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If something is against the law, but nothing happens if you do it, is it really illegal? This is the question that Representative George Miller (D-CA) would have you contemplate today. Of course, the real question is this: would Congress really waste its time demanding that citizens do something, just to assure them that nothing will happen if they don't?
These brain teasers come courtesy of the College Opportunity and Affordability Act of 2008. The Act is 747 pages of educational legislation, most of which has nothing to do with technology issues. However, there is a small section that has been making some big waves.
Section 494 of the bill addresses “Campus Based Digital Theft Prevention,” and essentially orders educational institutions to develop plans to offer alternatives to illegal downloading. There is no clarification as to what these “alternatives” might be – iTunes site licensing? Sanctioned, internal peer-to-peer networks? Free CD burners for everyone? More disturbingly, there is no express enforcement provision in the bill indicating what happens if an institution does not comply with this provision.
This means one of two things. Either 1) Representative Miller has taken the time to draft a bill that has no impact whatsoever, or 2) the enforcement provision lies somewhere else. Strangely enough, Representative Miller insists that it is the first option. In both a response to an article about the bill on wireteap.com and a fact sheet offered by the Committee on Education and Labor , Representative Miller insists that no educational institution would lose funding because they did not comply with the bill. Any time that a member of congress is insisting that their bill is an unenforceable waste of time, it is important to take a second look.
In fact, the enforcement provision lies somewhere else. Educational institutions must be accredited by accreditation associations in order to receive federal funding. At unaccredited institutions, students can not apply for federal financial aid and the institutions themselves can not receive some funds for federal programs. Accreditation associations take “Section IV” compliance into account when deciding if an institution should be accredited. Section 494 is in Section IV of the Education Act. This means that, at least in theory, an educational institution could lose accreditation for failing to comply with Section 494.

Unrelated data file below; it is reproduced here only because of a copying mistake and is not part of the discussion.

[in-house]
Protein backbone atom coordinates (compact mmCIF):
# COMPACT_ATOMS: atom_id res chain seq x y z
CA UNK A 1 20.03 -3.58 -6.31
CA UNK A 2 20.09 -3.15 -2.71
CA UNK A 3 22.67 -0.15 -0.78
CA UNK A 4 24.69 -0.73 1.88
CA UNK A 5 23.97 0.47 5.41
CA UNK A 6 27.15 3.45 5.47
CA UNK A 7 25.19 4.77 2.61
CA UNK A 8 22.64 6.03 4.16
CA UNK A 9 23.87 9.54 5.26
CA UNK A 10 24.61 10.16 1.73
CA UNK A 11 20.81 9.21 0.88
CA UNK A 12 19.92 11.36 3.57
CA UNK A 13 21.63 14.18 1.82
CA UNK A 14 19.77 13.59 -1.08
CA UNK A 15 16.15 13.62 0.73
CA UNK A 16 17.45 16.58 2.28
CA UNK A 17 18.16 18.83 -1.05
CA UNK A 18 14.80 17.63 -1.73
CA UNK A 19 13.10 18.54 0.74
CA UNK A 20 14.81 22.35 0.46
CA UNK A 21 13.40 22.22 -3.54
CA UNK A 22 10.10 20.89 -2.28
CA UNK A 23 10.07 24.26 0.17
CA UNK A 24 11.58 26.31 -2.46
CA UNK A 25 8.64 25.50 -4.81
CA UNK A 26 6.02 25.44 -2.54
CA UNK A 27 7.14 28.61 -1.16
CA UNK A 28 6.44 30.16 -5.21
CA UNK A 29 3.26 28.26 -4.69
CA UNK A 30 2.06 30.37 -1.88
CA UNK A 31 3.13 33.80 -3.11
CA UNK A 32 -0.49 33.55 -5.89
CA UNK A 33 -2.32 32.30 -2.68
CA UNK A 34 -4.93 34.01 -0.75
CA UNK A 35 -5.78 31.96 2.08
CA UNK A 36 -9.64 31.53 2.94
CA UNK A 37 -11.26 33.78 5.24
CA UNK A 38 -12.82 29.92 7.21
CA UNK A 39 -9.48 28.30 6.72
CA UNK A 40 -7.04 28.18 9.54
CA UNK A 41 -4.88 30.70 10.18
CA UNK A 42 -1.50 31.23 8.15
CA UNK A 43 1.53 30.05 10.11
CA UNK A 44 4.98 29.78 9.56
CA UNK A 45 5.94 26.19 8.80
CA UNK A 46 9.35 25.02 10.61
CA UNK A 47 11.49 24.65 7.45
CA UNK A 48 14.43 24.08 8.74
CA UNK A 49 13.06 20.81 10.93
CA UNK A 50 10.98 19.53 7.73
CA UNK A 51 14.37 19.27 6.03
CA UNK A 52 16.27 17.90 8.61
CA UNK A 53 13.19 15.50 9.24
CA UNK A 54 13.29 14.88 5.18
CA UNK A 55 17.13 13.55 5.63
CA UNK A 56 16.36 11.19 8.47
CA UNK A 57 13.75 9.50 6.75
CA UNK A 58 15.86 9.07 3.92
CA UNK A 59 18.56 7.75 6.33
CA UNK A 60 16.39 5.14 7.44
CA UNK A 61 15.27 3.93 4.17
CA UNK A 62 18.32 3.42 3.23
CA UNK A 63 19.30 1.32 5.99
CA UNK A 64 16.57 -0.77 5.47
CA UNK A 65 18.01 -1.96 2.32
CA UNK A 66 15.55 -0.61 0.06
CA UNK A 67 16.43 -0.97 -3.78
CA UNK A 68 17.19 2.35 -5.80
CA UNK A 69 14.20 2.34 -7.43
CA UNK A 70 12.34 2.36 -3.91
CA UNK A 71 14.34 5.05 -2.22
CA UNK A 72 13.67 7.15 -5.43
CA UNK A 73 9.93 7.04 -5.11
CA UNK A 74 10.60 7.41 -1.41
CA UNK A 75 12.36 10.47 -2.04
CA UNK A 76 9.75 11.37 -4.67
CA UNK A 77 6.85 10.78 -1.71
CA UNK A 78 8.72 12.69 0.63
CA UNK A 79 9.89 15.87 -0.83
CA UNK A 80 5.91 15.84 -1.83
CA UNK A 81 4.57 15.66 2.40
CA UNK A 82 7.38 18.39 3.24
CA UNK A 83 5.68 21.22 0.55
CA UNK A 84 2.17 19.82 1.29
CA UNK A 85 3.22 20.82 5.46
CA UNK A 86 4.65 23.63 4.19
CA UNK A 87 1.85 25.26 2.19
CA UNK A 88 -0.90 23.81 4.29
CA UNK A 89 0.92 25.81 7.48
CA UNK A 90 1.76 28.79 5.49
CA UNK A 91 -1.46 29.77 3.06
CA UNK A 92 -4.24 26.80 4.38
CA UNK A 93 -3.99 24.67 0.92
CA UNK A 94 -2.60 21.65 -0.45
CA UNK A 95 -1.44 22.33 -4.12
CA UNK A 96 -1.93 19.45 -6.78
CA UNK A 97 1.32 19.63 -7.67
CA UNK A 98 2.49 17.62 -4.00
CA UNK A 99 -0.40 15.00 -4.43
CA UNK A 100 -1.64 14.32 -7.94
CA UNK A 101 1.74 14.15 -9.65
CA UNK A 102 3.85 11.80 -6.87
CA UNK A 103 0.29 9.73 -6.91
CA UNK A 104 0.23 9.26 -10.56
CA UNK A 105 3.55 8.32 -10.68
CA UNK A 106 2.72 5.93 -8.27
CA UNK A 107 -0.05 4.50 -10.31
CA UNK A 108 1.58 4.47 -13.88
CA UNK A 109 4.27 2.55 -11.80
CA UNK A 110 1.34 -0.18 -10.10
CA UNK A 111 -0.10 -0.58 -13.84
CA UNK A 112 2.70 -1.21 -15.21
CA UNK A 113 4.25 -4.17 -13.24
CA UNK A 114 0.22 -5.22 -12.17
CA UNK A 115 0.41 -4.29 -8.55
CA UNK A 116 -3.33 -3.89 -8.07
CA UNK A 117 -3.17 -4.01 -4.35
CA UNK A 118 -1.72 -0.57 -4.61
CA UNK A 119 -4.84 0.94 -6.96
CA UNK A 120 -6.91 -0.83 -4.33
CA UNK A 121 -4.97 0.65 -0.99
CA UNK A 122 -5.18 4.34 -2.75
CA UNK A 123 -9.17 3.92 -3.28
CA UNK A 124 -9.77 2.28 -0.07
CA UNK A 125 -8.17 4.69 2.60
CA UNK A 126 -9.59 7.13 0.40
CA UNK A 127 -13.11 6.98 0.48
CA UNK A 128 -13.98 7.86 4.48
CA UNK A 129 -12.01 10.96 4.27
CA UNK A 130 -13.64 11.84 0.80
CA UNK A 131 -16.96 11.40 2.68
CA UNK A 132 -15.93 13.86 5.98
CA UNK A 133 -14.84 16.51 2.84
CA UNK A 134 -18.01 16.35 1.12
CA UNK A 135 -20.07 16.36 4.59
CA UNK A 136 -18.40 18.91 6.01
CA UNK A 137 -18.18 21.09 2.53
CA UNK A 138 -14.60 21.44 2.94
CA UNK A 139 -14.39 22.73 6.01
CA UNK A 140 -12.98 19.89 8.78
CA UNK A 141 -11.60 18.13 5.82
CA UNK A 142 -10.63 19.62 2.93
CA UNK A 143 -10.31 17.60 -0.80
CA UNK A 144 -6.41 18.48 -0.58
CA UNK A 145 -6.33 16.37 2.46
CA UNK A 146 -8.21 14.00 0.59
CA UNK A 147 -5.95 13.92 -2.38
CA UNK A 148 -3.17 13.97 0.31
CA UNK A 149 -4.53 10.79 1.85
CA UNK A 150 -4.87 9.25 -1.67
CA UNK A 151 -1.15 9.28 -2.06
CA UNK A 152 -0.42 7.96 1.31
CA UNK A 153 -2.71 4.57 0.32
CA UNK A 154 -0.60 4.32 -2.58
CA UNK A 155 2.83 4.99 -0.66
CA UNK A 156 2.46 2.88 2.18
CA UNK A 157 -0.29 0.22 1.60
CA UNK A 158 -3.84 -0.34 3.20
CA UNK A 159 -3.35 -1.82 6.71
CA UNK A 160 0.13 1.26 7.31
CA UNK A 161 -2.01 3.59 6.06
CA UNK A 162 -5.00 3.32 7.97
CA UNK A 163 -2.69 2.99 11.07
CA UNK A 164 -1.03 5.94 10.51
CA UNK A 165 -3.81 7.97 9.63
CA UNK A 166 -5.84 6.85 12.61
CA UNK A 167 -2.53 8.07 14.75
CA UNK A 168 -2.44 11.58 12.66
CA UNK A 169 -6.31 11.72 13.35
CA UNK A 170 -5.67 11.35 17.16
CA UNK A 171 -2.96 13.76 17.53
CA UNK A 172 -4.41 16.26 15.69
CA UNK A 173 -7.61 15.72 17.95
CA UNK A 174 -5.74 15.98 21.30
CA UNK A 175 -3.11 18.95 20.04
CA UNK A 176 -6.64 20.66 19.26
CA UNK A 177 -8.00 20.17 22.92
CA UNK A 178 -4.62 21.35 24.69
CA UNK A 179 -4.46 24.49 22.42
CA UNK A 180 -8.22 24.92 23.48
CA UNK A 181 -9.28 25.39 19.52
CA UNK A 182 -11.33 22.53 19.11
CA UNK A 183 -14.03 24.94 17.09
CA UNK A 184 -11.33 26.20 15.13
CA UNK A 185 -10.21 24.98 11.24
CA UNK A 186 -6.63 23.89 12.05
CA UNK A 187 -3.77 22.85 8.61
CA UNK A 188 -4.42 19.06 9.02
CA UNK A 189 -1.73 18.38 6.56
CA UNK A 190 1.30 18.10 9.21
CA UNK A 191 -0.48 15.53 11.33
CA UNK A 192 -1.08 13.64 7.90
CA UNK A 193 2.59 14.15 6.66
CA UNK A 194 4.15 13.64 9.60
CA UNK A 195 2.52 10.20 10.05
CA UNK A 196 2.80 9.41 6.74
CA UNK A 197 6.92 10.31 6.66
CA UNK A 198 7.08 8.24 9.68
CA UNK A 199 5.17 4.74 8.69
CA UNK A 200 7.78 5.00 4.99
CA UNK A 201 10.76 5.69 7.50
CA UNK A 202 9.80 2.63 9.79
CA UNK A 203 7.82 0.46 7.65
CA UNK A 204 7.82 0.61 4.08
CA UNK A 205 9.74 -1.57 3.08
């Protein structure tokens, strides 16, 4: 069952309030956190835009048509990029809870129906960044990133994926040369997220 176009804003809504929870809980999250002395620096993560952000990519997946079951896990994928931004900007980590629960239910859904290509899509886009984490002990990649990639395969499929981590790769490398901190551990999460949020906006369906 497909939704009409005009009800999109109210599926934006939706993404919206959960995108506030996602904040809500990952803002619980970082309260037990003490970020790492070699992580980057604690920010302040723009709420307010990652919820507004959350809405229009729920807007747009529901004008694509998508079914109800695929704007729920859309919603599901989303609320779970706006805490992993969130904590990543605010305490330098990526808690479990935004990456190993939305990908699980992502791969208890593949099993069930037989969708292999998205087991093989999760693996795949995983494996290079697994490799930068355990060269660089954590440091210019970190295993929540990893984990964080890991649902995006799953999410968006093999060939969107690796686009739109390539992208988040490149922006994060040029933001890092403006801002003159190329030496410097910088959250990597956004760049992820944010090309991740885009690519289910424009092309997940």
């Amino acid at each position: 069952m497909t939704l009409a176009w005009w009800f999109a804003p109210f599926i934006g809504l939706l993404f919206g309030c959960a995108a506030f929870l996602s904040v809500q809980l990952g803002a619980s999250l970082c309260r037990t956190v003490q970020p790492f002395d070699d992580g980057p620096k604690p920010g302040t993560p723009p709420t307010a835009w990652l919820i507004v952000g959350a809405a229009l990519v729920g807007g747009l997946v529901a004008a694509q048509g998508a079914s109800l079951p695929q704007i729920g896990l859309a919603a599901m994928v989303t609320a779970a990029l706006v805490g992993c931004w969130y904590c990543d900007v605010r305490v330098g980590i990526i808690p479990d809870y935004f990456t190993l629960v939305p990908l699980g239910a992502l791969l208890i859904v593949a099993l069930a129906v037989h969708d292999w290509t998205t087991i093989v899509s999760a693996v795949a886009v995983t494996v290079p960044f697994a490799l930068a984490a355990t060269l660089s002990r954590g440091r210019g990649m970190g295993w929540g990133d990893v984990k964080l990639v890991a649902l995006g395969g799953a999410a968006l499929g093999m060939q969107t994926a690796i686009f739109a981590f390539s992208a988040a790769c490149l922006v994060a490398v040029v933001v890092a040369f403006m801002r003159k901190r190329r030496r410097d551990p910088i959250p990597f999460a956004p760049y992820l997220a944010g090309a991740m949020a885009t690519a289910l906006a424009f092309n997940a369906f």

This would be a massive punishment. From the view of federal funding, accreditation is what makes Harvard University different from the “university” I set up in my basement. Losing accreditation would destroy the financial viability of an educational institution and prevent its students from qualifying for federal student loans. However unlikely it would be that Harvard would lose accreditation because it did not comply with this provision, it would be irresponsible for a school administrator to ignore any threat that could result in the destruction of the institution itself.
There is also another concern about this legislation. Backers of this bill might know that they could not get the section passed if it was tied to an enforcement clause. Instead, they decided to pass it in two parts. First, they pass the provision. Then, maybe next year, they pass the enforcement. Maybe no one will notice. Even if Representative Miller is right and this bill is an unenforceable waste of time, that does not mean that it will always be an unenforceable waste of time.
Ultimately, this provision has the potential to do a lot of harm and very little good. If it does nothing, as Representative Miller insists, there is no reason to include it in the larger bill at all. The only reason to include it would be if it was there as a placeholder for something else. If that is the case, all we can do is ask proponents of this mystery provision to bring it into the light and have an honest debate about it. Remember, whenever a member of congress is trying to convince you that he is wasting his time in Washington, it is important to take a second look.